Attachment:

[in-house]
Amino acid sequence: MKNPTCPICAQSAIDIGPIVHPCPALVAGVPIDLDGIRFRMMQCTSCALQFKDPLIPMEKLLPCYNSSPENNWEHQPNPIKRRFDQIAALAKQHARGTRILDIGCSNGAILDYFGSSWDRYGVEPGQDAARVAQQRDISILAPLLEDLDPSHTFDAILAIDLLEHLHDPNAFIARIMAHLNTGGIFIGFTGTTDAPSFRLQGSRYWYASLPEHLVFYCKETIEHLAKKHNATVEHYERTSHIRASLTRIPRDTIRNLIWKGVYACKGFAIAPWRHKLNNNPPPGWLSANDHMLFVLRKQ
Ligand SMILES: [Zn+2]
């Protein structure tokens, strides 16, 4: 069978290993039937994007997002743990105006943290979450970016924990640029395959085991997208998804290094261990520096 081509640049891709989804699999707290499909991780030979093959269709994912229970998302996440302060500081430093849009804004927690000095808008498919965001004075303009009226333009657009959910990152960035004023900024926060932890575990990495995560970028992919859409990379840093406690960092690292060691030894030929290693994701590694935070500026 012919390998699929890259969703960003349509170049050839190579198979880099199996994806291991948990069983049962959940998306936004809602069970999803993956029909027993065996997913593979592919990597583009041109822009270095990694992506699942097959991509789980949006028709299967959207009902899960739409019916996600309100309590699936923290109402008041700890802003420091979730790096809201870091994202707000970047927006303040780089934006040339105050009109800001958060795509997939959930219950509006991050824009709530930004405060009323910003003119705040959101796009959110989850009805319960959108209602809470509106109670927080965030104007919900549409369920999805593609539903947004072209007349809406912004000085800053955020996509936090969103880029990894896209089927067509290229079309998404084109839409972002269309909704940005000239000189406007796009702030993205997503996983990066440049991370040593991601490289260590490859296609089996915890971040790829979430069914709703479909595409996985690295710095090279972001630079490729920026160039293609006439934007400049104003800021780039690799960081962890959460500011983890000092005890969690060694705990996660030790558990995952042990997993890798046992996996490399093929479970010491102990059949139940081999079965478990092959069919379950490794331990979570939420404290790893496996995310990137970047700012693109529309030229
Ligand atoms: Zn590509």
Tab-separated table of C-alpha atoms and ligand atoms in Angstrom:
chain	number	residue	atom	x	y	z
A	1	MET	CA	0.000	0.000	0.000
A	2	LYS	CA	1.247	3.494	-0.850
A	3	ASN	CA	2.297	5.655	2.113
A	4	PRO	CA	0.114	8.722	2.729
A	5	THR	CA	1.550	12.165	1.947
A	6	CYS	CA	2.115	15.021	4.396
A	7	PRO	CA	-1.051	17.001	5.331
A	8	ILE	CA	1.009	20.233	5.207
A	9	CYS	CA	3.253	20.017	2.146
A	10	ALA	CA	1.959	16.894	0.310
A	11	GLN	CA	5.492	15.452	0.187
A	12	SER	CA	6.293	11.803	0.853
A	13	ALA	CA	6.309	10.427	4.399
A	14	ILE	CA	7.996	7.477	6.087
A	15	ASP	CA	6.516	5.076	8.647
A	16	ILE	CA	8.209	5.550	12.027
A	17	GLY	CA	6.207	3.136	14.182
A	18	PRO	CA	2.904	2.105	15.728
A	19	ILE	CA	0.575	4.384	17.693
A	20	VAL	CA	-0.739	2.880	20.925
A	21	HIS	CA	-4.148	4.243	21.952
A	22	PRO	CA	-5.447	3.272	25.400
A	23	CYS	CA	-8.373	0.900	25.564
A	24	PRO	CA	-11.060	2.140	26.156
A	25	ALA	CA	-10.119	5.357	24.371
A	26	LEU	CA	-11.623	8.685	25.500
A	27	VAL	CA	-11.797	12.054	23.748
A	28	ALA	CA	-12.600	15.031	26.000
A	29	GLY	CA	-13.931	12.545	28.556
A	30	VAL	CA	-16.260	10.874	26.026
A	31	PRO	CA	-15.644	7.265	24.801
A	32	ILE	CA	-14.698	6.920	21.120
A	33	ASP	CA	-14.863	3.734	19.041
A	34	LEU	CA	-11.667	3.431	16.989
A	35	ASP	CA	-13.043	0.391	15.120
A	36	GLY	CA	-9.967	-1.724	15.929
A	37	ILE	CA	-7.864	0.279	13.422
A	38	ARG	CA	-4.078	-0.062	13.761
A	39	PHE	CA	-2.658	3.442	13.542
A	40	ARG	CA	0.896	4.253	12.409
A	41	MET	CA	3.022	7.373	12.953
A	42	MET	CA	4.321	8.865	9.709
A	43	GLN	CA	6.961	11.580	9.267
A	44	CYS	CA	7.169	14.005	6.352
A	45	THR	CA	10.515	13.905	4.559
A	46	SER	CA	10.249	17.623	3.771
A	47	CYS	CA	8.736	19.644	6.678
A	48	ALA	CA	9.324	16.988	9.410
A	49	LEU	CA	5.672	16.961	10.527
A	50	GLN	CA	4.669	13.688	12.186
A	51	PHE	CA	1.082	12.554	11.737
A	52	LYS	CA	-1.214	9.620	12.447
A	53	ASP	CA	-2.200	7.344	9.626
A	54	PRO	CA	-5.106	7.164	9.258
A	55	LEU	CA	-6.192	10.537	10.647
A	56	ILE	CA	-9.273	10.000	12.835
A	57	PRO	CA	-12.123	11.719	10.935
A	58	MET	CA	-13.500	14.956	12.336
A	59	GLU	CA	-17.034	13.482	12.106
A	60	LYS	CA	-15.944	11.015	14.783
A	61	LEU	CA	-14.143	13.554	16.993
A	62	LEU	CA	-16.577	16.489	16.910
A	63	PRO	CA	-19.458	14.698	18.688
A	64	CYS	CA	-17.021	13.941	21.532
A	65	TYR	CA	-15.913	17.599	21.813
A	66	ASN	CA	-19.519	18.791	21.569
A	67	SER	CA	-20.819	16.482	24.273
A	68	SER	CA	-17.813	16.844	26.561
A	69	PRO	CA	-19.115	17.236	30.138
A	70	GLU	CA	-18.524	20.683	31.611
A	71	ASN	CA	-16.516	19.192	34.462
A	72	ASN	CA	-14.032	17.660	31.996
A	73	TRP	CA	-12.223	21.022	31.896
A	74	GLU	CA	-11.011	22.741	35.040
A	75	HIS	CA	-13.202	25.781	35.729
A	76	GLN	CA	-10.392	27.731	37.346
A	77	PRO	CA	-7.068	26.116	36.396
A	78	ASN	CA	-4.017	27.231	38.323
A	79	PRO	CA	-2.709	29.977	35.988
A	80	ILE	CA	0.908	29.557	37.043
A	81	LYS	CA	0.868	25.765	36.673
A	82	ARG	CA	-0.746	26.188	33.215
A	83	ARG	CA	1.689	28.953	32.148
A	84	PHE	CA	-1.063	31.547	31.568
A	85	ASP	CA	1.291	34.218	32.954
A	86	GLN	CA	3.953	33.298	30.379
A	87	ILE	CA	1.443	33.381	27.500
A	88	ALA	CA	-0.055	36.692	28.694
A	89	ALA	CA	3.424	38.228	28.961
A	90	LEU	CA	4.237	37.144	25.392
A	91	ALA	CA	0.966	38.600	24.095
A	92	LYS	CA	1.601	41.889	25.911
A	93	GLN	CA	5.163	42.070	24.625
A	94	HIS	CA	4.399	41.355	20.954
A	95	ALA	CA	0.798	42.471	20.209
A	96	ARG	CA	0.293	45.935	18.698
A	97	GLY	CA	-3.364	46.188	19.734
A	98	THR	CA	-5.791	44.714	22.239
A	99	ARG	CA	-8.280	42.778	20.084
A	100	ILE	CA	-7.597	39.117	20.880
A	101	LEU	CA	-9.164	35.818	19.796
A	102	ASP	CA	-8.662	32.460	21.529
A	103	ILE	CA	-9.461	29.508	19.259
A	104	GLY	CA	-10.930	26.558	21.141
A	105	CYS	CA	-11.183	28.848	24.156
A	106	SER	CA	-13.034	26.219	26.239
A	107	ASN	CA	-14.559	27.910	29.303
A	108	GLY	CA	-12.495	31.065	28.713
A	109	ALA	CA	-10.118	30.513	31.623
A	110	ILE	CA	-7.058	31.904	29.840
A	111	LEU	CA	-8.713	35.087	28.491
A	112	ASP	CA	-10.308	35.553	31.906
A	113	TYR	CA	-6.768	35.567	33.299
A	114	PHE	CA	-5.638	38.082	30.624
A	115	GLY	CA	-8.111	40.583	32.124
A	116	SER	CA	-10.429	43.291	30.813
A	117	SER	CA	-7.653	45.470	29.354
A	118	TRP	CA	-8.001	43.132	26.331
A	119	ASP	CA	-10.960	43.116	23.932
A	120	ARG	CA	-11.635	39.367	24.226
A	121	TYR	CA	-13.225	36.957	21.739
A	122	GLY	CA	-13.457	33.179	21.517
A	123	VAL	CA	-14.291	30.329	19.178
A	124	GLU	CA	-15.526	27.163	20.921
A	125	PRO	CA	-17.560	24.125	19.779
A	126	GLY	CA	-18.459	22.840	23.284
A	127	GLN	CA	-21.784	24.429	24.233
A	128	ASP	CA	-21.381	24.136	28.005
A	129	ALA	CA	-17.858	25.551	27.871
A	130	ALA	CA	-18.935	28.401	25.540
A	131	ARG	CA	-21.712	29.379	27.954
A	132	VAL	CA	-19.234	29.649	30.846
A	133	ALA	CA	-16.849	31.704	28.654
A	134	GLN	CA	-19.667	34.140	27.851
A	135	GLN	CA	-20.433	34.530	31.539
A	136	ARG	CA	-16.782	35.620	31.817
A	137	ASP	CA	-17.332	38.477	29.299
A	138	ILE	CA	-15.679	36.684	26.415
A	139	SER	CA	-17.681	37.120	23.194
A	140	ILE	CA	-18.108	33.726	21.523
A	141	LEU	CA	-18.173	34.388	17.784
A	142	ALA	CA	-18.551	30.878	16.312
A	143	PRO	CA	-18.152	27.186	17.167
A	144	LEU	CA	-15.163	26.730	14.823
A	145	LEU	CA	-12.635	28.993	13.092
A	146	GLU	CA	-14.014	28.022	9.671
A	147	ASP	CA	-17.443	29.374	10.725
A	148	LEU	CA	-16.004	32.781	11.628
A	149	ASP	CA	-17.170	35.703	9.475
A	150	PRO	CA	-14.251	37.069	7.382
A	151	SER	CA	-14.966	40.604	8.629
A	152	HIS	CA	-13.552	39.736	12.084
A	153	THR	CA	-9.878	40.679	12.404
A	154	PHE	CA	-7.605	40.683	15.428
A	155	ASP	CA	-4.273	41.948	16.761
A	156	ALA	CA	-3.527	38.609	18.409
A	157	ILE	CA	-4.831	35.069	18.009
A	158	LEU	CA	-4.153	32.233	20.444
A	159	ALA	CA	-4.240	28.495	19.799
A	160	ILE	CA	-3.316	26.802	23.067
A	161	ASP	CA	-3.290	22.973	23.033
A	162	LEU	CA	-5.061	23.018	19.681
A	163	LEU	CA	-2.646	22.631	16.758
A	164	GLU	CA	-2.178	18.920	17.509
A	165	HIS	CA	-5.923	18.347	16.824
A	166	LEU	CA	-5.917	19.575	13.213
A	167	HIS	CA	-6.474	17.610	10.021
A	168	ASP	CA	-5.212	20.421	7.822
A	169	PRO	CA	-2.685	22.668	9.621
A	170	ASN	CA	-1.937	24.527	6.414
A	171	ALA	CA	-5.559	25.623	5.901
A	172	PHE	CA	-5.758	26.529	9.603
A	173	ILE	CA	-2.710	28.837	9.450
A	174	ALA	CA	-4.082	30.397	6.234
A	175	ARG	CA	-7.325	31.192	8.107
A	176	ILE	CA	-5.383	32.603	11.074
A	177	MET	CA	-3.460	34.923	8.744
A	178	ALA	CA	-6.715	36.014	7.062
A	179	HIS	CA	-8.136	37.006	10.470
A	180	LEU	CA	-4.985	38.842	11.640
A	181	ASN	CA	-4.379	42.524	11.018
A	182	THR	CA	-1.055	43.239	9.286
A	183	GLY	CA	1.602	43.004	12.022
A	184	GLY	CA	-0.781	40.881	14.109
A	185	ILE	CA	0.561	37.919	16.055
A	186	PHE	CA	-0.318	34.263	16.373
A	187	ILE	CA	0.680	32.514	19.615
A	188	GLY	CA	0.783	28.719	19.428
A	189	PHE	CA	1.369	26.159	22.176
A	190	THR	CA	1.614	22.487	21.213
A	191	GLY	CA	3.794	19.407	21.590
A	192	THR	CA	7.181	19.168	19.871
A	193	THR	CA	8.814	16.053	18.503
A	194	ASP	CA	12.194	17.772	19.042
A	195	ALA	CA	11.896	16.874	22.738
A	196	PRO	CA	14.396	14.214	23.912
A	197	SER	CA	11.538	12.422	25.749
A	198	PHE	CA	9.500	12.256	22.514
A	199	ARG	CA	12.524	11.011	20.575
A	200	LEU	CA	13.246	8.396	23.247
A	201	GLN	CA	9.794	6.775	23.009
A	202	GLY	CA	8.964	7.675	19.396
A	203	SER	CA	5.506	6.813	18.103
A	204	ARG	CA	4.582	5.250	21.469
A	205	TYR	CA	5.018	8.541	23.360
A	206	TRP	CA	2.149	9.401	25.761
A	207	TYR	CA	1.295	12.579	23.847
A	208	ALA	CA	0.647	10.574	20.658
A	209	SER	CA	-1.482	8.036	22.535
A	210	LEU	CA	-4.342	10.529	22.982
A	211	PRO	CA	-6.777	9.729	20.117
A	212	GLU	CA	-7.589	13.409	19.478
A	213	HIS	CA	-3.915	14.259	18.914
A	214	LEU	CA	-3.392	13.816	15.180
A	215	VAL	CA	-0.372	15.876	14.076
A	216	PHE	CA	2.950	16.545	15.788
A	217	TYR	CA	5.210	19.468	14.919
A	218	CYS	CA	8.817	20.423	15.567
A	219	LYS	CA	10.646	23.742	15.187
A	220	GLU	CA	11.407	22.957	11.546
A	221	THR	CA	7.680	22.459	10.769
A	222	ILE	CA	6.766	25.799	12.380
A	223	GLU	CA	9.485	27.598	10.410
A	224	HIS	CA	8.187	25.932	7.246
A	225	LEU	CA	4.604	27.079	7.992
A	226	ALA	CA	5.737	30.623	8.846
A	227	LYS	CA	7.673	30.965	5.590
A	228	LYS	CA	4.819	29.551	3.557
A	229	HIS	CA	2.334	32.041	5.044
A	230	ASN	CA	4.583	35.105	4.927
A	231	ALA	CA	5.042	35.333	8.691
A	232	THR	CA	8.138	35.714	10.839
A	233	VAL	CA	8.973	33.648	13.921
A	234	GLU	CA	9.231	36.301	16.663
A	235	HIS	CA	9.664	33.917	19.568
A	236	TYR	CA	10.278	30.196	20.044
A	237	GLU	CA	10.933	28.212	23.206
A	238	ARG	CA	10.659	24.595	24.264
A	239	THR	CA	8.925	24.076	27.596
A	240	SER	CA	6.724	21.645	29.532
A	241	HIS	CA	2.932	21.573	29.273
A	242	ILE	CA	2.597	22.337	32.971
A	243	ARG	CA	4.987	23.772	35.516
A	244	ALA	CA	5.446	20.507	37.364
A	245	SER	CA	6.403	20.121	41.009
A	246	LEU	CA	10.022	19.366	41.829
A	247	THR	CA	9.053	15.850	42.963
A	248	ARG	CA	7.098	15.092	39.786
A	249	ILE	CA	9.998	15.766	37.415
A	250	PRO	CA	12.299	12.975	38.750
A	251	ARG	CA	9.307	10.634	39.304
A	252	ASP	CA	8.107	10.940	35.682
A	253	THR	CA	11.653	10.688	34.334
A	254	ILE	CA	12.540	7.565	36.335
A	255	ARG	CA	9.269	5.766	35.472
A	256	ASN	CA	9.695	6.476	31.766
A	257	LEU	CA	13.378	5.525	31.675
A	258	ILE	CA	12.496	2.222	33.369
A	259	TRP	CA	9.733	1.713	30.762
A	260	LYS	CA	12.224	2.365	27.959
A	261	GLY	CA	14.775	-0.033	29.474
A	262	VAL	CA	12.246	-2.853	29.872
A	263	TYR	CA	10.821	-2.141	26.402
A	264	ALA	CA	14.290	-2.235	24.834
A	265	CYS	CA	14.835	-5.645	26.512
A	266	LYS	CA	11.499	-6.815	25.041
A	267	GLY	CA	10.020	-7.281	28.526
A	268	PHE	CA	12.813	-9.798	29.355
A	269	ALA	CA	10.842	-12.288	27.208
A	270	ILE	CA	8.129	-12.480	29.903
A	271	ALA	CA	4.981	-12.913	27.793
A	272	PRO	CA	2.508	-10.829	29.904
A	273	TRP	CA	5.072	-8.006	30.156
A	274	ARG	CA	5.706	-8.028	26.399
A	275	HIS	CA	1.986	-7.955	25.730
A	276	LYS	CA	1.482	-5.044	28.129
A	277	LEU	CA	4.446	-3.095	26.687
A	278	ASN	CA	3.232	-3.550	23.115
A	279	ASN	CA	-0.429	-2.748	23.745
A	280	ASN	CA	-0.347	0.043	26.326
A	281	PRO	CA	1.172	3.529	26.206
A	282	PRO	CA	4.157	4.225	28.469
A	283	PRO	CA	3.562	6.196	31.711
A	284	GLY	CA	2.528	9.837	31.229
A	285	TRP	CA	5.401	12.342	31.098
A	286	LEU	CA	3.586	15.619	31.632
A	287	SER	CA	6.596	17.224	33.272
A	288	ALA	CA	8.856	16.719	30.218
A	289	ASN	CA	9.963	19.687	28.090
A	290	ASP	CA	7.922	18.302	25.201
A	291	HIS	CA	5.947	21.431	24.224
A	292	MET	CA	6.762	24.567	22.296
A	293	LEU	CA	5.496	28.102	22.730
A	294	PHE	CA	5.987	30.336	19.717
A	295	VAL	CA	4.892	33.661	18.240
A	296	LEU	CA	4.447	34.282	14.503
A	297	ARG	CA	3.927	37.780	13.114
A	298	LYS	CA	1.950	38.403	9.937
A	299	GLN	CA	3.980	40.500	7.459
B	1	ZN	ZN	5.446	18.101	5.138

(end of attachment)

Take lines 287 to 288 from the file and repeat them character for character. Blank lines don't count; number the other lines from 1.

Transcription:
A	280	ASN	CA	-0.347	0.043	26.326
A	281	PRO	CA	1.172	3.529	26.206